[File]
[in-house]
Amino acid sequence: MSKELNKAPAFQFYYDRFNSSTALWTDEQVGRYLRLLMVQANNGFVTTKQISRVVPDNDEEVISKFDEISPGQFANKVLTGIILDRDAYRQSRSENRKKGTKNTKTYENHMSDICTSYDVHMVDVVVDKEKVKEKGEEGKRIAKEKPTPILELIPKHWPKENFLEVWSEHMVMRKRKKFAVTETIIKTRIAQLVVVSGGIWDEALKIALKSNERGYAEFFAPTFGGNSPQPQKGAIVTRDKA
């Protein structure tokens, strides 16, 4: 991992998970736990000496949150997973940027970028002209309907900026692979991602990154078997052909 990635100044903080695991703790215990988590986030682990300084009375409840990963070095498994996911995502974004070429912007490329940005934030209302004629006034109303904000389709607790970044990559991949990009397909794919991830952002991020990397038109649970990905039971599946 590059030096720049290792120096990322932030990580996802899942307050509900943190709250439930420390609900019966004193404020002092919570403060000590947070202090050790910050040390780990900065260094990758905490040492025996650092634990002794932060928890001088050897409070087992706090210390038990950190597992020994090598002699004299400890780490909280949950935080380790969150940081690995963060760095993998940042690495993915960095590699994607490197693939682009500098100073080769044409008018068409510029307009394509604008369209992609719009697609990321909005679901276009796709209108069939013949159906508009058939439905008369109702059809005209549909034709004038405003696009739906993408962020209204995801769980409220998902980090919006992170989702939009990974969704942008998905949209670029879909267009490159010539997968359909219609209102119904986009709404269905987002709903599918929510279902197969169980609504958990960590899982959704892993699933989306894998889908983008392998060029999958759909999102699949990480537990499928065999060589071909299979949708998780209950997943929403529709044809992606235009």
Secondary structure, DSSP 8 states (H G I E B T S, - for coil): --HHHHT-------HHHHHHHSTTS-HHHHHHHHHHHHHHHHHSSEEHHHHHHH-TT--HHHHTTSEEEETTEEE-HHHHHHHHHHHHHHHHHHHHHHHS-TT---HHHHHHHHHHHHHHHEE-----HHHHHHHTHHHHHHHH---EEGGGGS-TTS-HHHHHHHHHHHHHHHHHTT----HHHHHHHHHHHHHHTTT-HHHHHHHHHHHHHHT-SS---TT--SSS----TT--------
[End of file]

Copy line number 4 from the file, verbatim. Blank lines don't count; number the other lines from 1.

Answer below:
Secondary structure, DSSP 8 states (H G I E B T S, - for coil): --HHHHT-------HHHHHHHSTTS-HHHHHHHHHHHHHHHHHSSEEHHHHHHH-TT--HHHHTTSEEEETTEEE-HHHHHHHHHHHHHHHHHHHHHHHS-TT---HHHHHHHHHHHHHHHEE-----HHHHHHHTHHHHHHHH---EEGGGGS-TTS-HHHHHHHHHHHHHHHHHTT----HHHHHHHHHHHHHHTTT-HHHHHHHHHHHHHHT-SS---TT--SSS----TT--------